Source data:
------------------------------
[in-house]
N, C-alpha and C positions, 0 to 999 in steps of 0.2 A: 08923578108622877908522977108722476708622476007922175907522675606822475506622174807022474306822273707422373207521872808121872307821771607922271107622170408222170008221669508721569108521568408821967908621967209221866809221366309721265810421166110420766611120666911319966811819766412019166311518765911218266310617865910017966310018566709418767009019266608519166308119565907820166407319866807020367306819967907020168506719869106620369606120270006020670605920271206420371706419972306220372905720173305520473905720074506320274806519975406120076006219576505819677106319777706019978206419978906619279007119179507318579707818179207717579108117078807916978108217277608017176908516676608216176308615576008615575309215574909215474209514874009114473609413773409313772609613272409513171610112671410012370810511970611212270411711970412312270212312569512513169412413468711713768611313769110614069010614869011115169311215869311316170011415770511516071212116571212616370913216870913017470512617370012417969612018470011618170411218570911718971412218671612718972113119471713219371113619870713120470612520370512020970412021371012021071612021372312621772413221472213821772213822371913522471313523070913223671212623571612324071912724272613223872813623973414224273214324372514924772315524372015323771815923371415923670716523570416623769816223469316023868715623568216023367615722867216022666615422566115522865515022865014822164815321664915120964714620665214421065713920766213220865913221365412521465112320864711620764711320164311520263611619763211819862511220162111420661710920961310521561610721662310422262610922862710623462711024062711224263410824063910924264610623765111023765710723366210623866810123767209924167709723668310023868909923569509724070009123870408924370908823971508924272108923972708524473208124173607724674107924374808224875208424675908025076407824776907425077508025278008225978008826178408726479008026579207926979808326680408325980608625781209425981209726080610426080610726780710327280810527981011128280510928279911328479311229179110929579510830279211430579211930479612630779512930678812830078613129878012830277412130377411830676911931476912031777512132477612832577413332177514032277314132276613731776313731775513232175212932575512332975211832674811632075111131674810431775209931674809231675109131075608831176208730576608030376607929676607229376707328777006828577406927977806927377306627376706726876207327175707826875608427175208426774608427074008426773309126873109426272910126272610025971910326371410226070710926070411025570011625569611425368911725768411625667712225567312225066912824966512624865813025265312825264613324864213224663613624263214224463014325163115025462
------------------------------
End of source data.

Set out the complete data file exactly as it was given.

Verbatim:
[in-house]
N, C-alpha and C positions, 0 to 999 in steps of 0.2 A: 08923578108622877908522977108722476708622476007922175907522675606822475506622174807022474306822273707422373207521872808121872307821771607922271107622170408222170008221669508721569108521568408821967908621967209221866809221366309721265810421166110420766611120666911319966811819766412019166311518765911218266310617865910017966310018566709418767009019266608519166308119565907820166407319866807020367306819967907020168506719869106620369606120270006020670605920271206420371706419972306220372905720173305520473905720074506320274806519975406120076006219576505819677106319777706019978206419978906619279007119179507318579707818179207717579108117078807916978108217277608017176908516676608216176308615576008615575309215574909215474209514874009114473609413773409313772609613272409513171610112671410012370810511970611212270411711970412312270212312569512513169412413468711713768611313769110614069010614869011115169311215869311316170011415770511516071212116571212616370913216870913017470512617370012417969612018470011618170411218570911718971412218671612718972113119471713219371113619870713120470612520370512020970412021371012021071612021372312621772413221472213821772213822371913522471313523070913223671212623571612324071912724272613223872813623973414224273214324372514924772315524372015323771815923371415923670716523570416623769816223469316023868715623568216023367615722867216022666615422566115522865515022865014822164815321664915120964714620665214421065713920766213220865913221365412521465112320864711620764711320164311520263611619763211819862511220162111420661710920961310521561610721662310422262610922862710623462711024062711224263410824063910924264610623765111023765710723366210623866810123767209924167709723668310023868909923569509724070009123870408924370908823971508924272108923972708524473208124173607724674107924374808224875208424675908025076407824776907425077508025278008225978008826178408726479008026579207926979808326680408325980608625781209425981209726080610426080610726780710327280810527981011128280510928279911328479311229179110929579510830279211430579211930479612630779512930678812830078613129878012830277412130377411830676911931476912031777512132477612832577413332177514032277314132276613731776313731775513232175212932575512332975211832674811632075111131674810431775209931674809231675109131075608831176208730576608030376607929676607229376707328777006828577406927977806927377306627376706726876207327175707826875608427175208426774608427074008426773309126873109426272910126272610025971910326371410226070710926070411025570011625569611425368911725768411625667712225567312225066912824966512624865813025265312825264613324864213224663613624263214224463014325163115025462